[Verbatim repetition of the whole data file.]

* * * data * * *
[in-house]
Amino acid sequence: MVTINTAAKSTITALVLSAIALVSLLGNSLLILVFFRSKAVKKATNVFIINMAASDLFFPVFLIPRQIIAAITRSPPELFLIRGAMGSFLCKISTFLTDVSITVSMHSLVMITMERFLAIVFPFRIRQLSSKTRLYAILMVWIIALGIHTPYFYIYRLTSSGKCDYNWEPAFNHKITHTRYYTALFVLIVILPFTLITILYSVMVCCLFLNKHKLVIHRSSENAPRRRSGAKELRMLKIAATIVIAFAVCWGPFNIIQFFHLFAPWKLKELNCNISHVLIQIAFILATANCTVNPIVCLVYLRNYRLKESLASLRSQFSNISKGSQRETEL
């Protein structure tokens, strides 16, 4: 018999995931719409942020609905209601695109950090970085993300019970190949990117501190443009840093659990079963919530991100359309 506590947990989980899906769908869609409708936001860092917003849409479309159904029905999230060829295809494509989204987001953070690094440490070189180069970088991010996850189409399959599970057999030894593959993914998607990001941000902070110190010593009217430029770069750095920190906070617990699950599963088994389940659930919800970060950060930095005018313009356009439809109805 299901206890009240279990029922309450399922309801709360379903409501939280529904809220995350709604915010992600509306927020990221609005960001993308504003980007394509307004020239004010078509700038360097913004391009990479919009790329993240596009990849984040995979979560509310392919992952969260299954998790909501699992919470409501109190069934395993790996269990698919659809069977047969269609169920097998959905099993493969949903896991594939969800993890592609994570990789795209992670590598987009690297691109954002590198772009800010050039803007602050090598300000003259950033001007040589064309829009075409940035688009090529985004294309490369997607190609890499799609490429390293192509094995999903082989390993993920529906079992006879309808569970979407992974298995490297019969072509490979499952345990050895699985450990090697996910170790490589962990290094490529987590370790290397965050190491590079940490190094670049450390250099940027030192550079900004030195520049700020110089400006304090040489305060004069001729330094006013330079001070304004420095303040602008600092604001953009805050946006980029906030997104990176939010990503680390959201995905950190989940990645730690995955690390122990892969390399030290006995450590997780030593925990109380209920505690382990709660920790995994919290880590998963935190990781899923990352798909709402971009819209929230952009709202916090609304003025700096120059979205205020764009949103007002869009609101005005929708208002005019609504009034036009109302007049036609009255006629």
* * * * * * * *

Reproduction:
[in-house]
Amino acid sequence: MVTINTAAKSTITALVLSAIALVSLLGNSLLILVFFRSKAVKKATNVFIINMAASDLFFPVFLIPRQIIAAITRSPPELFLIRGAMGSFLCKISTFLTDVSITVSMHSLVMITMERFLAIVFPFRIRQLSSKTRLYAILMVWIIALGIHTPYFYIYRLTSSGKCDYNWEPAFNHKITHTRYYTALFVLIVILPFTLITILYSVMVCCLFLNKHKLVIHRSSENAPRRRSGAKELRMLKIAATIVIAFAVCWGPFNIIQFFHLFAPWKLKELNCNISHVLIQIAFILATANCTVNPIVCLVYLRNYRLKESLASLRSQFSNISKGSQRETEL
């Protein structure tokens, strides 16, 4: 018999995931719409942020609905209601695109950090970085993300019970190949990117501190443009840093659990079963919530991100359309 506590947990989980899906769908869609409708936001860092917003849409479309159904029905999230060829295809494509989204987001953070690094440490070189180069970088991010996850189409399959599970057999030894593959993914998607990001941000902070110190010593009217430029770069750095920190906070617990699950599963088994389940659930919800970060950060930095005018313009356009439809109805 299901206890009240279990029922309450399922309801709360379903409501939280529904809220995350709604915010992600509306927020990221609005960001993308504003980007394509307004020239004010078509700038360097913004391009990479919009790329993240596009990849984040995979979560509310392919992952969260299954998790909501699992919470409501109190069934395993790996269990698919659809069977047969269609169920097998959905099993493969949903896991594939969800993890592609994570990789795209992670590598987009690297691109954002590198772009800010050039803007602050090598300000003259950033001007040589064309829009075409940035688009090529985004294309490369997607190609890499799609490429390293192509094995999903082989390993993920529906079992006879309808569970979407992974298995490297019969072509490979499952345990050895699985450990090697996910170790490589962990290094490529987590370790290397965050190491590079940490190094670049450390250099940027030192550079900004030195520049700020110089400006304090040489305060004069001729330094006013330079001070304004420095303040602008600092604001953009805050946006980029906030997104990176939010990503680390959201995905950190989940990645730690995955690390122990892969390399030290006995450590997780030593925990109380209920505690382990709660920790995994919290880590998963935190990781899923990352798909709402971009819209929230952009709202916090609304003025700096120059979205205020764009949103007002869009609101005005929708208002005019609504009034036009109302007049036609009255006629």